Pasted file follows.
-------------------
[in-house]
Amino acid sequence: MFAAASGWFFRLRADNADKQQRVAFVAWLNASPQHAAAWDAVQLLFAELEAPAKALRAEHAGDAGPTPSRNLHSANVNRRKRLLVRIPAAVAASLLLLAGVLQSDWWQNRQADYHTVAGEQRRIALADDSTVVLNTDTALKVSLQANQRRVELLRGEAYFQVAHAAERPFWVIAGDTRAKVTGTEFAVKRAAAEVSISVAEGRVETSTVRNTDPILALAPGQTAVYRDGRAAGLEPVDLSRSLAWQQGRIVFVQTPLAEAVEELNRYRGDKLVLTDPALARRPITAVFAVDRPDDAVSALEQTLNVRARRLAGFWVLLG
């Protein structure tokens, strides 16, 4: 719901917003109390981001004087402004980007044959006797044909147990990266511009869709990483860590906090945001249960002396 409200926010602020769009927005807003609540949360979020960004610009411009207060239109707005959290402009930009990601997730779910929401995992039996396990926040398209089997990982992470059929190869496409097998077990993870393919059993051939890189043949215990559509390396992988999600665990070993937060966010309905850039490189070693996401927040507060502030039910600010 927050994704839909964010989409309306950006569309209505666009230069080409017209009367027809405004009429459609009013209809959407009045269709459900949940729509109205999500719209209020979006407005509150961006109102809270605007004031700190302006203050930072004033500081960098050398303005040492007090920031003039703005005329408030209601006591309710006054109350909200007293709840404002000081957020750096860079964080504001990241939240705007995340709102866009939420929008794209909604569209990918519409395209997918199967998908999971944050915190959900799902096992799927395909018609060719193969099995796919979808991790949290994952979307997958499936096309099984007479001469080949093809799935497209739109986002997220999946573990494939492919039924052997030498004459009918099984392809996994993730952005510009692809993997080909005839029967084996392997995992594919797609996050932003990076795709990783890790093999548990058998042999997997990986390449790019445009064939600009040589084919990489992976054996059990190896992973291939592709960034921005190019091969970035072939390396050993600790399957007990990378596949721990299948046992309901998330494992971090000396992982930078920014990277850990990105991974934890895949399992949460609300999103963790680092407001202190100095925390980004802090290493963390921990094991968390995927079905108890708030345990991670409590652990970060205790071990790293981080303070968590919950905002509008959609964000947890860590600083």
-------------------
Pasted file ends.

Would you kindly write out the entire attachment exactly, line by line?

[in-house]
Amino acid sequence: MFAAASGWFFRLRADNADKQQRVAFVAWLNASPQHAAAWDAVQLLFAELEAPAKALRAEHAGDAGPTPSRNLHSANVNRRKRLLVRIPAAVAASLLLLAGVLQSDWWQNRQADYHTVAGEQRRIALADDSTVVLNTDTALKVSLQANQRRVELLRGEAYFQVAHAAERPFWVIAGDTRAKVTGTEFAVKRAAAEVSISVAEGRVETSTVRNTDPILALAPGQTAVYRDGRAAGLEPVDLSRSLAWQQGRIVFVQTPLAEAVEELNRYRGDKLVLTDPALARRPITAVFAVDRPDDAVSALEQTLNVRARRLAGFWVLLG
């Protein structure tokens, strides 16, 4: 719901917003109390981001004087402004980007044959006797044909147990990266511009869709990483860590906090945001249960002396 409200926010602020769009927005807003609540949360979020960004610009411009207060239109707005959290402009930009990601997730779910929401995992039996396990926040398209089997990982992470059929190869496409097998077990993870393919059993051939890189043949215990559509390396992988999600665990070993937060966010309905850039490189070693996401927040507060502030039910600010 927050994704839909964010989409309306950006569309209505666009230069080409017209009367027809405004009429459609009013209809959407009045269709459900949940729509109205999500719209209020979006407005509150961006109102809270605007004031700190302006203050930072004033500081960098050398303005040492007090920031003039703005005329408030209601006591309710006054109350909200007293709840404002000081957020750096860079964080504001990241939240705007995340709102866009939420929008794209909604569209990918519409395209997918199967998908999971944050915190959900799902096992799927395909018609060719193969099995796919979808991790949290994952979307997958499936096309099984007479001469080949093809799935497209739109986002997220999946573990494939492919039924052997030498004459009918099984392809996994993730952005510009692809993997080909005839029967084996392997995992594919797609996050932003990076795709990783890790093999548990058998042999997997990986390449790019445009064939600009040589084919990489992976054996059990190896992973291939592709960034921005190019091969970035072939390396050993600790399957007990990378596949721990299948046992309901998330494992971090000396992982930078920014990277850990990105991974934890895949399992949460609300999103963790680092407001202190100095925390980004802090290493963390921990094991968390995927079905108890708030345990991670409590652990970060205790071990790293981080303070968590919950905002509008959609964000947890860590600083």